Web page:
|Publication number||US4291675 A|
|Application number||US 06/102,027|
|Publication date||Sep 29, 1981|
|Filing date||Dec 21, 1979|
|Priority date||Feb 6, 1978|
|Publication number||06102027, 102027, US 4291675 A, US 4291675A, US-A-4291675, US4291675 A, US4291675A|
|Inventors||Muhammed A. Rahman|
|Original Assignee||Rahman Muhammed A|
|Export Citation||BiBTeX, EndNote, RefMan|
|Patent Citations (15), Referenced by (1), Classifications (10)|
|External Links: USPTO, USPTO Assignment, Espacenet|
This application is a continuation-in-part of application Ser. No. 867,972, filed on Feb. 6, 1978 now abandoned.
This invention relates to an improved solar energy collector; and more particularly, to a solar energy collector which incorporates both an improved solar energy absorbing element configuration and improved cooperation between a base, solar energy absorbing element and branch conduits for more efficiently absorbing solar energy and transferring the absorbed energy in the form of heat to a flowing fluid.
An object of the present invention is to provide a solar energy collector which utilizes an accordian shaped solar energy absorbing element having both increased heat absorption and heat transfer surfaces, and accordingly, a high collector efficiency, F1.
Another object is to provide a solar energy collector which utilizes an accordian shaped solar energy absorbing element comprised of upper ridges and lower valleys interconnected by planar surfaces wherein the height of the generally planar surfaces and the included angle of the upper ridges and lower valleys can be easily modified during construction to take into consideration the intended angle of tilt and latitude to thereby maximize surface isolation.
Still another object is to provide a solar energy absorbing element for a solar energy collector wherein the entire surface area of the absorbing element is utilized for absorbing solar energy.
A further object is to provide a solar energy collector utilizing a series of branch fluid conduits, wherein each succeeding branch fluid conduit is larger than the preceding branch fluid conduits in a direction remote from the trough and fluid outlet, thereby providing an incrementally increased flow of fluid through each branch conduit in a direction away from the trough and fluid outlet.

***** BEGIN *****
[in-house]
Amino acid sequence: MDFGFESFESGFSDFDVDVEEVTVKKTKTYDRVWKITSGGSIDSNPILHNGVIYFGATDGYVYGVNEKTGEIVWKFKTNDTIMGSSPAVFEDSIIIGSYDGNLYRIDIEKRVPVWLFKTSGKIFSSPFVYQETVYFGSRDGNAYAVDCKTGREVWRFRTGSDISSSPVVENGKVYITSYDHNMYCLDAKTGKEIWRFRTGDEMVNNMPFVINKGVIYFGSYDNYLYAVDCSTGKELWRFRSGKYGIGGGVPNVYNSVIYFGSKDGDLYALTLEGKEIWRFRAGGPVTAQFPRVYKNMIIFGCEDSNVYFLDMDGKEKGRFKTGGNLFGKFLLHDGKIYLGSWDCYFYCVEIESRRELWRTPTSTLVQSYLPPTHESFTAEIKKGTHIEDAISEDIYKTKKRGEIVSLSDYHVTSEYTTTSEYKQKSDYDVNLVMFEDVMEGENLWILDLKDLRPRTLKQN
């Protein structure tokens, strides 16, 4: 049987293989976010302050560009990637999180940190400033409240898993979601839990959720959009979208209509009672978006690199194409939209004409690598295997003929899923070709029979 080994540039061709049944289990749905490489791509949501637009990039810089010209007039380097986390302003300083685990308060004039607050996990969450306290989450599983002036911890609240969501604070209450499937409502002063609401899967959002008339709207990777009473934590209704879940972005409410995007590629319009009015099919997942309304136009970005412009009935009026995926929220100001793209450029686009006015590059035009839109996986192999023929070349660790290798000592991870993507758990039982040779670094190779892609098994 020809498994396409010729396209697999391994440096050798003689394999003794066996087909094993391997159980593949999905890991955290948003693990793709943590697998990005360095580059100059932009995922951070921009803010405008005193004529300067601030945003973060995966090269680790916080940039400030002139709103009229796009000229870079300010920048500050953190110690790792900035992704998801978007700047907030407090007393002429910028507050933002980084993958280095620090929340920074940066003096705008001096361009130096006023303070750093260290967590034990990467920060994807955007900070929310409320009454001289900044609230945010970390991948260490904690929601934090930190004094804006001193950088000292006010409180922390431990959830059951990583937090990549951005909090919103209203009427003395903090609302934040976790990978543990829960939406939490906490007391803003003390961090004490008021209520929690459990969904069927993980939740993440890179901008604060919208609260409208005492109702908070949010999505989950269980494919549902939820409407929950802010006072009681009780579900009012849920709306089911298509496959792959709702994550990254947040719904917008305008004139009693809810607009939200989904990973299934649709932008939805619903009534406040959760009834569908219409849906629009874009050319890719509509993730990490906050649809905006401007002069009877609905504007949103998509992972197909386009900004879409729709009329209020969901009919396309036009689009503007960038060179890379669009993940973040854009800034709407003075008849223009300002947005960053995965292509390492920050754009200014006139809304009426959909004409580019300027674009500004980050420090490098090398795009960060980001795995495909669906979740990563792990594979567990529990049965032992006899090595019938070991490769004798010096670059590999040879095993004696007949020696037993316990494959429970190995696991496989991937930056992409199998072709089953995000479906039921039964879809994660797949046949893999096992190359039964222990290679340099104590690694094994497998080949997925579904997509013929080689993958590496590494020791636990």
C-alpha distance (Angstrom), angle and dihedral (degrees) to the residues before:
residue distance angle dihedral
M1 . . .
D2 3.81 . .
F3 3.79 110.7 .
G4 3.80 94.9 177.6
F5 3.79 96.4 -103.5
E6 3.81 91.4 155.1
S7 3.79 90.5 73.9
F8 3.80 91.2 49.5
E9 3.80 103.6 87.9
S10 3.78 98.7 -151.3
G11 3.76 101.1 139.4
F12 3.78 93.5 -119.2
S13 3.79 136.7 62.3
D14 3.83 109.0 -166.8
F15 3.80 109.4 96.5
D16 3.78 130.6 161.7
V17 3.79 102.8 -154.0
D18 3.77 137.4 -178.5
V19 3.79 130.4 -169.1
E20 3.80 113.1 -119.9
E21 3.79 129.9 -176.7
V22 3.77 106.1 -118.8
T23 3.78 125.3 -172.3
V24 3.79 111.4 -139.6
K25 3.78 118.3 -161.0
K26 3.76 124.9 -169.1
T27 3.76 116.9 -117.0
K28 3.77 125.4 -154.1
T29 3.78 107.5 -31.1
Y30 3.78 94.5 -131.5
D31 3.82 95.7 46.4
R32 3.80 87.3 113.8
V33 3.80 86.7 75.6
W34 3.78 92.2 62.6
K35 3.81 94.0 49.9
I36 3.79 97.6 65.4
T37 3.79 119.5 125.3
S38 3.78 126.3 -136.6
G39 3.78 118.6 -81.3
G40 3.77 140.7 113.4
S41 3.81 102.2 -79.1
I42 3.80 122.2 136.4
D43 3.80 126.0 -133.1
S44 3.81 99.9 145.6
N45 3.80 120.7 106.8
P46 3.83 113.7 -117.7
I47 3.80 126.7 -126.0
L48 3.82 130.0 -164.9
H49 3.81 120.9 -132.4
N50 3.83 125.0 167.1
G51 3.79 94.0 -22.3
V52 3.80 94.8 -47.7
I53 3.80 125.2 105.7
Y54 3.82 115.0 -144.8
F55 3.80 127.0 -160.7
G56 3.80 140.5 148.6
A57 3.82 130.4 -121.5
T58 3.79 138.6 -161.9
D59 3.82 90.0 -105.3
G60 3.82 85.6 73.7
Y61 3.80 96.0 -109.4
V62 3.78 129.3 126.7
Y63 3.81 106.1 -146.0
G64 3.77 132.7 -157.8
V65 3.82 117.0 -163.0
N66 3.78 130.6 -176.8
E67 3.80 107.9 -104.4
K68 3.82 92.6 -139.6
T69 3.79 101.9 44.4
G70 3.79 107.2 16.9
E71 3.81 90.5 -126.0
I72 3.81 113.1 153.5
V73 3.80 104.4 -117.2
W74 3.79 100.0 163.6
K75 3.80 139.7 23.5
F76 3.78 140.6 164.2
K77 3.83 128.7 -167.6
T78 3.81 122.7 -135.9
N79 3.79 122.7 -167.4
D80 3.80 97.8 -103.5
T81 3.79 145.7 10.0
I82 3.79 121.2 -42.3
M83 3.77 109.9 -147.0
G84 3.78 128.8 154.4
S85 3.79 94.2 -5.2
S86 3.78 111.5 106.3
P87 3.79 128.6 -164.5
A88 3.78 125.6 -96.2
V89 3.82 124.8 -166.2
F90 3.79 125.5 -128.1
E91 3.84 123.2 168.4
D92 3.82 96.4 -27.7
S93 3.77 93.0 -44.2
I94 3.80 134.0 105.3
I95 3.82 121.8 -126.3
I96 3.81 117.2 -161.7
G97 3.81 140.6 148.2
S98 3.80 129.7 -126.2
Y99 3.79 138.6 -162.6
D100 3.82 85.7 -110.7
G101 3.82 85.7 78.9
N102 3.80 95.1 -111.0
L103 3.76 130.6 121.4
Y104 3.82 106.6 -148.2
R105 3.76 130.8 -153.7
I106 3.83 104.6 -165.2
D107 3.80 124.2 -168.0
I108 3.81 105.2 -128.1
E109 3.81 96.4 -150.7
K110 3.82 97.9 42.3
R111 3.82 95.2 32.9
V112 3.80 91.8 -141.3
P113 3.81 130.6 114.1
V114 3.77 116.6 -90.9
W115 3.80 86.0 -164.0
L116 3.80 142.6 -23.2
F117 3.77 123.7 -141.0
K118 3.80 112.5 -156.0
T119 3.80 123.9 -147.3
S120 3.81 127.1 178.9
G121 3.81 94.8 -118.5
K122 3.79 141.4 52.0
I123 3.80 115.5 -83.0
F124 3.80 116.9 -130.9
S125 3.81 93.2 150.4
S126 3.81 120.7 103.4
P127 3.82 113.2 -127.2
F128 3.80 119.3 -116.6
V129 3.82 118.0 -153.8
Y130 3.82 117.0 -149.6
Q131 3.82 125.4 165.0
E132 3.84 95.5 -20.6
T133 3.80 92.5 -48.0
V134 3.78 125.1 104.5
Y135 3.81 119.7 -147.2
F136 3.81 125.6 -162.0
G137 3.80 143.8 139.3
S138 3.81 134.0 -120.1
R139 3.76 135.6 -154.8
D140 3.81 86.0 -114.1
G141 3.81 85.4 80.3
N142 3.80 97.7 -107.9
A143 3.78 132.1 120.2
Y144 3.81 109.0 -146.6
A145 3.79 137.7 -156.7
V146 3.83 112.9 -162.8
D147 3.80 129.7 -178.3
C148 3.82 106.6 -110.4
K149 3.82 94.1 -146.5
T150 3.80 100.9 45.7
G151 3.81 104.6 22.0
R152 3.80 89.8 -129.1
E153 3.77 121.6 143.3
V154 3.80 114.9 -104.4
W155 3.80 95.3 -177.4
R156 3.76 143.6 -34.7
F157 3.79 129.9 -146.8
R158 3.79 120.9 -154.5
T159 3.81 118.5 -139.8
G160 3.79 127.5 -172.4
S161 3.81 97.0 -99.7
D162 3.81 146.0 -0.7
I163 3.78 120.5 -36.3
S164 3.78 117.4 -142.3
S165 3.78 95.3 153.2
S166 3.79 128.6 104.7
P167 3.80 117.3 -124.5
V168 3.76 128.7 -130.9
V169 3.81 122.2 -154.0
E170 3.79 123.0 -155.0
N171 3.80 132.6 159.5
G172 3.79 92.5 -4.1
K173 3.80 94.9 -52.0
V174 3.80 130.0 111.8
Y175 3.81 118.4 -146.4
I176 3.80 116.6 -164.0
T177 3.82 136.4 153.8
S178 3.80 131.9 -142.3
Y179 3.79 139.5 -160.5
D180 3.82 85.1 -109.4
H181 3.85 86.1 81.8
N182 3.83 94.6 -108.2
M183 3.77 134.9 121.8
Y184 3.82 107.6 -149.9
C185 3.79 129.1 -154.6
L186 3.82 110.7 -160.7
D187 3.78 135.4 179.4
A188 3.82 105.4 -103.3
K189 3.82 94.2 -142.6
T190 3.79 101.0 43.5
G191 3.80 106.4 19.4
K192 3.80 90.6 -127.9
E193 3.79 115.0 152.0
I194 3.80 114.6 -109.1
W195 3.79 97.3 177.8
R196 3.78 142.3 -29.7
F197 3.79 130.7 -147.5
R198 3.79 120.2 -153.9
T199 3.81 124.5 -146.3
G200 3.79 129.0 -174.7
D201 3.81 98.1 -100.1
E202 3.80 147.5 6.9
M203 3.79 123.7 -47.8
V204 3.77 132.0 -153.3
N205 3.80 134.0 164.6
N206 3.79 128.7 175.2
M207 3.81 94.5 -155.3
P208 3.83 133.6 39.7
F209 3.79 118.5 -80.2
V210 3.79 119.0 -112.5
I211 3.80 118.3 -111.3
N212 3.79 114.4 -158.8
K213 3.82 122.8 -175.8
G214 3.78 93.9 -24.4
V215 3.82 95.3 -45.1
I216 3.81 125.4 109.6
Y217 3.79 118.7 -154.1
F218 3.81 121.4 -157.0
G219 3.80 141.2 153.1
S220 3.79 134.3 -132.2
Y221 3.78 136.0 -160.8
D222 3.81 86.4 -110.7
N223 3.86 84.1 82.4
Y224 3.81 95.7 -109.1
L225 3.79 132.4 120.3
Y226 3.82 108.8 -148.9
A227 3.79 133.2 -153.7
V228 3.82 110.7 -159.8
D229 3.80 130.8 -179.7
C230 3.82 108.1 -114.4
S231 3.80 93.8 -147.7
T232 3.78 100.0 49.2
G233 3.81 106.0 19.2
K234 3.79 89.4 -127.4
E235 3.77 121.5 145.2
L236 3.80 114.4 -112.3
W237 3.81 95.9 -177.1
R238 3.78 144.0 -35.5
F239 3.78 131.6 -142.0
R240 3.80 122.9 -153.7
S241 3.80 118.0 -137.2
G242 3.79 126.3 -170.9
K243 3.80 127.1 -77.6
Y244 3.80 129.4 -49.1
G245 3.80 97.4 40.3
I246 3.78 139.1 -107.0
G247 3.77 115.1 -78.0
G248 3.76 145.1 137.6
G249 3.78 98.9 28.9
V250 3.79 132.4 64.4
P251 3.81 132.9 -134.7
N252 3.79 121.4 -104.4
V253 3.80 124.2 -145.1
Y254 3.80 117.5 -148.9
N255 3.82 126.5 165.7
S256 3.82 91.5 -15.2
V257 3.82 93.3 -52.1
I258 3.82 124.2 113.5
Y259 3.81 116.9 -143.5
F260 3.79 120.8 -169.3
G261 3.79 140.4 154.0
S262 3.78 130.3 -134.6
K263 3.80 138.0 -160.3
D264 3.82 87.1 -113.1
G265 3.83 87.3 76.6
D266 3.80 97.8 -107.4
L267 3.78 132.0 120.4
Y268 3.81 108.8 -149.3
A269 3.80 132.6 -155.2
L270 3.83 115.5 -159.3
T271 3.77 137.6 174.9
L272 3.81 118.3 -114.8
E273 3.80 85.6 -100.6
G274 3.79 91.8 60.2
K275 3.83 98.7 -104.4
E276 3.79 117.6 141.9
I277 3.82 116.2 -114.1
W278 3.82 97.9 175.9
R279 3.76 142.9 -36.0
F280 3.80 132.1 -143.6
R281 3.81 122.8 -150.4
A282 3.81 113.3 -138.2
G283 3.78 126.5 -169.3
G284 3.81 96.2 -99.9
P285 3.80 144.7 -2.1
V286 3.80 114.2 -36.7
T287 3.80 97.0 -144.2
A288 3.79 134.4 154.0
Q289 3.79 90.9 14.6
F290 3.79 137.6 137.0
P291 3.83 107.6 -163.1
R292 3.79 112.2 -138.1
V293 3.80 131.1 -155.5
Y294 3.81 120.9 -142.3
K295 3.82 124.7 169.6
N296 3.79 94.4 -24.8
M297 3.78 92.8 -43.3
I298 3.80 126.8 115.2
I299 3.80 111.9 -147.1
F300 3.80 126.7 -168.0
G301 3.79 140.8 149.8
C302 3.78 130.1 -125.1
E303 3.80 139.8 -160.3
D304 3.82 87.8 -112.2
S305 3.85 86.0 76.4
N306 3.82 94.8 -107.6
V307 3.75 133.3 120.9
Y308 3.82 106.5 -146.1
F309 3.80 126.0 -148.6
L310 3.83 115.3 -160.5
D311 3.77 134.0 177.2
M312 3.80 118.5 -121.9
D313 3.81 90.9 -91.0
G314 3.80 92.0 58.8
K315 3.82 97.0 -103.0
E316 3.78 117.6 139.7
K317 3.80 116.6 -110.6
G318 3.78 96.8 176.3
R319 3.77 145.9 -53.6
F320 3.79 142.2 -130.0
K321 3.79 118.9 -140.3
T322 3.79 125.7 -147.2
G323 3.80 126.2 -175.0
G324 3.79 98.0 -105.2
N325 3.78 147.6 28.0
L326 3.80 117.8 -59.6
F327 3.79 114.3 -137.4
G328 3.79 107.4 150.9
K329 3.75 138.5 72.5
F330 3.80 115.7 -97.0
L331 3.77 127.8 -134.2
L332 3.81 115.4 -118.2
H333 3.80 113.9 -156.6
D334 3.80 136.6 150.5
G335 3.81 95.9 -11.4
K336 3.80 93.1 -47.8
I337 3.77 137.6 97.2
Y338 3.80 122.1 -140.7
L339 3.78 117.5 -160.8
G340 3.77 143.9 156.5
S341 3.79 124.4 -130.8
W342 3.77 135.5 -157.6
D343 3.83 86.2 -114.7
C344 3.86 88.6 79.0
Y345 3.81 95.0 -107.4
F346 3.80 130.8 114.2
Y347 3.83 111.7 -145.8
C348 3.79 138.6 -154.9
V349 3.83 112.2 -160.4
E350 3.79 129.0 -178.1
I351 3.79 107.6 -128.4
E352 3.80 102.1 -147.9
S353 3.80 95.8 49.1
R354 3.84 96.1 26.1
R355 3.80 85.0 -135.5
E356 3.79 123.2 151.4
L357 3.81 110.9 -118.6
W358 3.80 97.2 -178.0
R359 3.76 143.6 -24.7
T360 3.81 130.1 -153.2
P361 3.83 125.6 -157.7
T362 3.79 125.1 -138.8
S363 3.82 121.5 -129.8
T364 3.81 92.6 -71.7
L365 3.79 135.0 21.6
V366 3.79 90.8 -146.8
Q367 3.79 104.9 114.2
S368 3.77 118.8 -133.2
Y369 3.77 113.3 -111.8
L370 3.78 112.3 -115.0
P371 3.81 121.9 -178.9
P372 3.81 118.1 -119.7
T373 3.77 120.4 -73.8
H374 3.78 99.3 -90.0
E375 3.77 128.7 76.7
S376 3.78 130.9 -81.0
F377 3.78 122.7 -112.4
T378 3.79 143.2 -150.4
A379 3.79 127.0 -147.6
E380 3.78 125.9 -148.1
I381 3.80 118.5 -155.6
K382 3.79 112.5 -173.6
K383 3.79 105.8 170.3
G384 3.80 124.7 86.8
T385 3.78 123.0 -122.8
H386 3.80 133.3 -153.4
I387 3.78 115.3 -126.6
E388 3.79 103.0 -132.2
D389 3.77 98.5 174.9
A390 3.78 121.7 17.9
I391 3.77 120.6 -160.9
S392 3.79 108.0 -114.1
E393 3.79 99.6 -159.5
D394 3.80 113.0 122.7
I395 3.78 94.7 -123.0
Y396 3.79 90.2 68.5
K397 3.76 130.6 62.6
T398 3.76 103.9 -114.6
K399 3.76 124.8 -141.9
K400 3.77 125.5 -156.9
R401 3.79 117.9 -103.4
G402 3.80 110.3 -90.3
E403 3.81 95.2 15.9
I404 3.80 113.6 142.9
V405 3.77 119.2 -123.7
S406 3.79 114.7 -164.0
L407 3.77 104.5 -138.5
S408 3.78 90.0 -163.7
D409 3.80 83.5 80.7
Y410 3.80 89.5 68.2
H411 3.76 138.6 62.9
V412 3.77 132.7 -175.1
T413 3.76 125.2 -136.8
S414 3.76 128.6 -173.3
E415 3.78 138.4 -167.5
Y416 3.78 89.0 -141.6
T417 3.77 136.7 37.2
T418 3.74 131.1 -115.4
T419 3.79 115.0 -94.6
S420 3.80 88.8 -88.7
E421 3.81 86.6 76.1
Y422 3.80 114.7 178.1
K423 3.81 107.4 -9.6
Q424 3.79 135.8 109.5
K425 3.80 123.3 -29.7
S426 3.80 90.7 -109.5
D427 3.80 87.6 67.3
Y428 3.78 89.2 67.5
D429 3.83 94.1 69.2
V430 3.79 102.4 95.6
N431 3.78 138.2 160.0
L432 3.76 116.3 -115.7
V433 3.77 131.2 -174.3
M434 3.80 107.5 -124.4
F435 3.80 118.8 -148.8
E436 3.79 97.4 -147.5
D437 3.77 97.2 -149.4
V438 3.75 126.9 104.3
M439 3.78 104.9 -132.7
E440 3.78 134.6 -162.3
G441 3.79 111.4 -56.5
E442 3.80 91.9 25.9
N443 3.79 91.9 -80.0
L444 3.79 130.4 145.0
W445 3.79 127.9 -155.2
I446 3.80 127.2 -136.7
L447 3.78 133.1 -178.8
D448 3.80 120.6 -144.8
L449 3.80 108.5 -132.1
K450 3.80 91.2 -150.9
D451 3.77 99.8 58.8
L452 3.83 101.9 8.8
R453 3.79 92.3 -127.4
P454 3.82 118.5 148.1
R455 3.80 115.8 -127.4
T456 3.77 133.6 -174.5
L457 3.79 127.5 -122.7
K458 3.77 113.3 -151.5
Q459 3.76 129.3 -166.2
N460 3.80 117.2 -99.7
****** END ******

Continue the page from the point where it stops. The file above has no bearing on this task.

A still further object is to provide a solar energy collector comprising a base and an accordian shaped solar energy absorbing element, the energy absorbing element comprising upper ridges and lower valleys interconnected by generally planar surfaces, wherein the lower valleys are positioned immediately adjacent the base such that the lower valleys are maintained in contact with fluid collected on the base, thereby further improving the heat transfer efficiency from the solar energy absorbing element to the fluid.
Another object is to provide a solar energy collector wherein branch fluid conduits are provided in the upper ridges of the accordian shaped solar energy absorbing element, the branch fluid conduits having a series of apertures for providing an even flow of fluid over the entire absorbing element surface, thereby preventing localized overheating and further improving efficiency of heat transfer from the solar energy absorbing element to the fluid.
More specifically, the present invention is directed to a solar energy collector comprised of a base, a solar energy absorbing element spaced from the base, a fluid supply network positioned between the solar energy absorbing element and the base and a trough for receiving the flow of fluid. The solar energy absorbing element has an accordian-like shape comprised of a plurality of alternating angularly disposed lower valleys and upper ridges interconnected by generally planar surfaces. The lower valley portions of the absorbing element are positioned immediately adjacent to the base. The fluid supply network includes branch conduits positioned immediately adjacent the absorbing element upper ridges for supplying fluid adjacent to the upper ridges which may then flow along the planar surfaces until dropping off the lower valleys onto the base, whereby solar energy collected in the form of heat by the absorbing element is transferred to the fluid. The close positioning of the lower valleys to the base causes the lower valleys to be maintained in contact with the fluid flowing on the base to the trough.